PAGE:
Pros and cons to gas and electric BBQ grills

When it comes to barbecues and grills, everyone has an opinion. Barbecuing and grilling are as American as apple pie and baseball. Most people have a favorite type, whether it is gas, electric, or charcoal, and are willing to argue their points with anyone who disagrees. If you don’t already own a grill, you may be a bit overwhelmed with all of the conflicting reports as to which type is best. Charcoal grills are classic and don’t change very much. Due to this lack of innovative advancements, we will be discussing gas and electric grills here. We’ve weighed the pros and cons of each type of grill for you, so the ultimate decision is easier for you to make. And once you make that purchase, you’ll be full of facts to back up your choice when the next person tries to question your grilling style.

Gas Grills

Getty Images

Gas grills have been the go-to choice for people who don’t want to deal with charcoal grills for decades now. Because of their popularity, there are many different varieties to choose from, which is a significant plus. Gas grills are favorites because they are easy to use — just turn a dial or push a button, and it is ready to go. Most of the gas grills you find on the market today have ignition buttons that allow you to start the grill with ease. Adjusting the heat is as simple as turning a dial. When you are finished cooking, you simply turn the burners off you’re finished.
Along with ease of use comes the speed of use. Gas grills are quick to use because they don’t require long to heat up since the flame is instant. Gas grills will have you grilling in minutes after you turn them on, which makes overall meal prep time shorter. You may need to allow your gas grill 15 – 30 minutes to fully heat up before using, but that is a short amount of time when compared to old-fashioned charcoal grills.
Gas grills usually have multiple burners. This may not seem like an immediate advantage, but having more than one burner allows you to create areas on the grill that are different temperatures. Thus, you can have a space for searing meats and a separate area for warming or grilling vegetables. Gas grills are also much less likely to have unwanted hot spots — areas on the grill that are significantly hotter than others. It should be noted that gas grills make it difficult to maintain low temperatures.
Though there are many excellent features to gas grills, there are a few downsides to gas grills, as well. The first and most obvious disadvantage to gas grills is that you have to have gas to run them. Most of the time, gas grills are run on propane in the form of small propane tanks (though some are run on natural gas.) Propane tanks can run out, which can really put a damper on your grilling plans. Nothing is worse than realizing you are out of propane when you have a house full of guests or are halfway through grilling your meal.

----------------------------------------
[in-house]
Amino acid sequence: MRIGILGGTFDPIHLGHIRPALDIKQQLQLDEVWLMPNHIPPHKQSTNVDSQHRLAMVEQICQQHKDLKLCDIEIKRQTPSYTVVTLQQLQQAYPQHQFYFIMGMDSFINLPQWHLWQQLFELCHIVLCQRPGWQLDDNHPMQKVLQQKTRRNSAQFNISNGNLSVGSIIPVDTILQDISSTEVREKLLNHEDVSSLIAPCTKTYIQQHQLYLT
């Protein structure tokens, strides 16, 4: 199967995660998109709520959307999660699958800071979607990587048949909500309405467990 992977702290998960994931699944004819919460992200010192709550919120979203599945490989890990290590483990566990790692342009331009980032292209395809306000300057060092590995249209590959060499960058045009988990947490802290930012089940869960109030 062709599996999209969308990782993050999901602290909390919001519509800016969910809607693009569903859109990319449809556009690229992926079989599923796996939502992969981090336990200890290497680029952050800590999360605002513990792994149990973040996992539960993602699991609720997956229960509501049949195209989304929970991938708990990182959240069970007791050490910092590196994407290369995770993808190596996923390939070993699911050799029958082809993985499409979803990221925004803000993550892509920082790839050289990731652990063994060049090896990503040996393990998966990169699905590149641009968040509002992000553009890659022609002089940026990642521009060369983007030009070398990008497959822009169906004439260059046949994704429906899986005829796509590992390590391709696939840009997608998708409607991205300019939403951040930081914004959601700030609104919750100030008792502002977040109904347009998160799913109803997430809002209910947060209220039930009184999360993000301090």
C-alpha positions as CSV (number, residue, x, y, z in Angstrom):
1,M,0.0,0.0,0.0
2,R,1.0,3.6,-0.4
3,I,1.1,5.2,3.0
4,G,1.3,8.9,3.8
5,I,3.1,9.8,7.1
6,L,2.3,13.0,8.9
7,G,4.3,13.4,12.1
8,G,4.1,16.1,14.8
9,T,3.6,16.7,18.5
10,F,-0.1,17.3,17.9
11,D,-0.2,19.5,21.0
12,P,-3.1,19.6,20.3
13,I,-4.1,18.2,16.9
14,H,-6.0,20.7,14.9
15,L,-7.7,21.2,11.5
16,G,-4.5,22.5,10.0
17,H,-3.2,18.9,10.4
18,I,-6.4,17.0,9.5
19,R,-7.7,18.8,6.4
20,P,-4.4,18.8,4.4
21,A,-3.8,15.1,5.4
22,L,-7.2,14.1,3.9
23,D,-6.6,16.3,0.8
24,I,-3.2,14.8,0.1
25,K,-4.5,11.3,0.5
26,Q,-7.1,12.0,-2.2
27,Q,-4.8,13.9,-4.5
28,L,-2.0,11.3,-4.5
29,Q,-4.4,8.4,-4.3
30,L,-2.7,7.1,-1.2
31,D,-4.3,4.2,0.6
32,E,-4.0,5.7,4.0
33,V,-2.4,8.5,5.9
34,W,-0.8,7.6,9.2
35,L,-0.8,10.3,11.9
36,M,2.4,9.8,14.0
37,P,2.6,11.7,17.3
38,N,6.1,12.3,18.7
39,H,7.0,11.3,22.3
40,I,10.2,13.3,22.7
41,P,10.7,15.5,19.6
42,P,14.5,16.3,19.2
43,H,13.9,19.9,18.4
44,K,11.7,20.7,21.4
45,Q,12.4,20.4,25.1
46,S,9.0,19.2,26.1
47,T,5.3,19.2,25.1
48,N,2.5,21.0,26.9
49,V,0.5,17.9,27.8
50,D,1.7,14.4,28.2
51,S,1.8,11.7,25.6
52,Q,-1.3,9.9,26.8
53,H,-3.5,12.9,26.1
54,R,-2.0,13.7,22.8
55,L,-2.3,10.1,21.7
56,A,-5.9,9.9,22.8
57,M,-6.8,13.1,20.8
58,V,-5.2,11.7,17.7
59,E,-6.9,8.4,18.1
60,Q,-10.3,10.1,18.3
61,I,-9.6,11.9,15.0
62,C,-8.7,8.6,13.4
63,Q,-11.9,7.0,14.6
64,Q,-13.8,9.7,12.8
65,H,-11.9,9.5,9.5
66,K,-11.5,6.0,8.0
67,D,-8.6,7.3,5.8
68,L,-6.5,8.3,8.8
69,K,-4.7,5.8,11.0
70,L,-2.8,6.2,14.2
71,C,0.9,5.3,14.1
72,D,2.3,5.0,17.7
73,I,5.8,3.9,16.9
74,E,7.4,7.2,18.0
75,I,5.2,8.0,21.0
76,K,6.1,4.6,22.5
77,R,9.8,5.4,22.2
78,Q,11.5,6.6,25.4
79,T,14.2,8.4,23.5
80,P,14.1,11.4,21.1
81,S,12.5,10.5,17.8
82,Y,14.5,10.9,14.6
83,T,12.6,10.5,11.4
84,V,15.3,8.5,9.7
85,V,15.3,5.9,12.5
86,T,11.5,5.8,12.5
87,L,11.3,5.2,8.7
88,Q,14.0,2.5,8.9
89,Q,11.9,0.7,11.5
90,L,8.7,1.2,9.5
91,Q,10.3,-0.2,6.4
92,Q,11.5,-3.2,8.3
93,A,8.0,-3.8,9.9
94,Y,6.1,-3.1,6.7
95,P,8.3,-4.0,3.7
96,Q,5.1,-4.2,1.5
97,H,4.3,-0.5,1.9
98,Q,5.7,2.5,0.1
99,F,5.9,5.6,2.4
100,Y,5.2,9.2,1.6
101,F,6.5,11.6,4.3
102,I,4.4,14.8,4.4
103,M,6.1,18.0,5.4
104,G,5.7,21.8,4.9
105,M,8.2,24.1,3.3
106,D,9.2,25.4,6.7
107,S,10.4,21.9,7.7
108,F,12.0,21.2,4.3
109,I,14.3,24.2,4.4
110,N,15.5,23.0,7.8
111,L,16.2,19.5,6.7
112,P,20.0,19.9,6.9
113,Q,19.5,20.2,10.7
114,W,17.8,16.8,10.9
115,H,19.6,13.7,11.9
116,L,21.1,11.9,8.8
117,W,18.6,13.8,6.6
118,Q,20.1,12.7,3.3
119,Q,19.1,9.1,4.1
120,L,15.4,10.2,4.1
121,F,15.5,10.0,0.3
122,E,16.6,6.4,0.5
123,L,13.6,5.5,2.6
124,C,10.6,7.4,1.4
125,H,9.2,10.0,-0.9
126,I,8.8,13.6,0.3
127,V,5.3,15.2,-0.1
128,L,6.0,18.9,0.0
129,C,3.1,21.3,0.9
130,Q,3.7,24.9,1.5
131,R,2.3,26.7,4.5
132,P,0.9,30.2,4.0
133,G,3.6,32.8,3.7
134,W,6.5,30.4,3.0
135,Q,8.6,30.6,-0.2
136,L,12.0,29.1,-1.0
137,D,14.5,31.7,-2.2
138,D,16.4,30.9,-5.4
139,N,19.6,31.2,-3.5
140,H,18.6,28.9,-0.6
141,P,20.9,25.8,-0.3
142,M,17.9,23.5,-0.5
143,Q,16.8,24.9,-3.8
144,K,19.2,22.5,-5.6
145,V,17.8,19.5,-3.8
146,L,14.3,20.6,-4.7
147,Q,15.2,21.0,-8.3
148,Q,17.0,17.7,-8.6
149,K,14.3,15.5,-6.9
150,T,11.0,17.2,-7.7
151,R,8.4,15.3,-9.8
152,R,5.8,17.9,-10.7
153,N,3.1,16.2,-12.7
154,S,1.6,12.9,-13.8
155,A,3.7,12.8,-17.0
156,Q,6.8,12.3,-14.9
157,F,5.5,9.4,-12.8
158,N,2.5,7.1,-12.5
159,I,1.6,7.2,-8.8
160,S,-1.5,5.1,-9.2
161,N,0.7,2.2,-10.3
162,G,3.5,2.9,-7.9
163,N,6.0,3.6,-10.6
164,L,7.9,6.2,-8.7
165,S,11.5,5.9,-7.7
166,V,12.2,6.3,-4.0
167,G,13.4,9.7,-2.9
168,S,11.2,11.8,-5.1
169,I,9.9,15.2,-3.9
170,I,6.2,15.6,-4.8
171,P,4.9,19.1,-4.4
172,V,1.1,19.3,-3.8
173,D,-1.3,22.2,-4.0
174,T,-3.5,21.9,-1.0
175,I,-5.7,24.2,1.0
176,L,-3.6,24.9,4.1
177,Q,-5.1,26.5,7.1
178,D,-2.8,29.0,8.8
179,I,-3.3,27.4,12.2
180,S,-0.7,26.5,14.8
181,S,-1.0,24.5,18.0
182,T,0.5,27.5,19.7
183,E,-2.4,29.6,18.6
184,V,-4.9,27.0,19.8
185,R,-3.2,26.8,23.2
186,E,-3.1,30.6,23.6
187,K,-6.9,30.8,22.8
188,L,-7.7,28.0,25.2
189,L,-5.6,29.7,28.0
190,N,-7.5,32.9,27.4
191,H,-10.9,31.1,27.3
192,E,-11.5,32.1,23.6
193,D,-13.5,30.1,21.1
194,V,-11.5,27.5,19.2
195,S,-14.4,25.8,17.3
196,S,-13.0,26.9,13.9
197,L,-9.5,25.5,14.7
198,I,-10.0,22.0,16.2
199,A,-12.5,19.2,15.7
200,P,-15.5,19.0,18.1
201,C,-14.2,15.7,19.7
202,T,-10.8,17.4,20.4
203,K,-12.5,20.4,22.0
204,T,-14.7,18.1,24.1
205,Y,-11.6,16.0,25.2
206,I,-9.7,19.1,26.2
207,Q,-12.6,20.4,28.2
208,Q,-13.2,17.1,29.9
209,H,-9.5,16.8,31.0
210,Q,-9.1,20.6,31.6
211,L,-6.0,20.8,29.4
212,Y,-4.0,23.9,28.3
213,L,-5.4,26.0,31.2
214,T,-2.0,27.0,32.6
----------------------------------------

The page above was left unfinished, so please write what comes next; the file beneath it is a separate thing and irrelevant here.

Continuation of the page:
The second main disadvantage to gas grills is that you are limited as to where you can use them. Gas grills require quite a bit of space to use and are almost exclusively used outdoors. Gas grills cannot be placed anywhere near any materials that could catch on fire. Gas grills are also large in size, and therefore, require a good amount of space to use. Gas grills also give off a large amount of smoke, which again, makes it necessary to use them outside.

Electric Grills

Getty Images

Electric grills have become increasingly more popular over the past few years because they are user-friendly and environmentally friendly. The main advantage of an electric grill is that they turn on instantly and are ready to use in seconds. There is not a fire source, and the heat controls are usually in the form of high, medium, and low.
Electric grills have an advantage over gas grills because they can be used indoors. Since electric grills generate significantly less smoke and heat than gas grills, they are the usual choice for indoor grilling. Electric grills can be used inside a kitchen safely and with relatively little mess. Another reason electric grills are commonly used indoors is that they are usually smaller than gas grills. Electric grills are often small enough to be placed on a kitchen countertop.
The main downside to electric grills is the loss of flavor that you would receive with a gas grill. Electric grills can absolutely grill food, but you won’t get that smokey barbecue flavor that you get when you use a gas grill, since there is no actual flame involved in the cooking process. The lack of fire also means electric grills aren’t great at searing meats.
Electric grills also take longer to cook food than gas grills do. Though the grill itself will be ready to go shortly after you plug it in and turn it on, the actual cooking process will take longer. Also, concerning time, electric grills typically only have the ability to be one temperature at a time. This means you must cook all foods at the same temperature and cannot cook meats at a high temperature on one side, and grill vegetables at a lower temperature on the other side.
Both gas grills and electric grills have their upsides and downsides. Ultimately, the decision comes down to a few factors that vary based on personal needs and tastes. The amount of space you have can dictate which type of grill you purchase. If a smokey flavor profile is a must for you, you will have to choose a gas grill. If your need to grill indoors is at the top of your list of checkboxes, an electric grill will be the best fit for you. No matter which grill type you choose, taking the plunge into the world of grilling will surely bring you new cooking joys.

Editors' Recommendations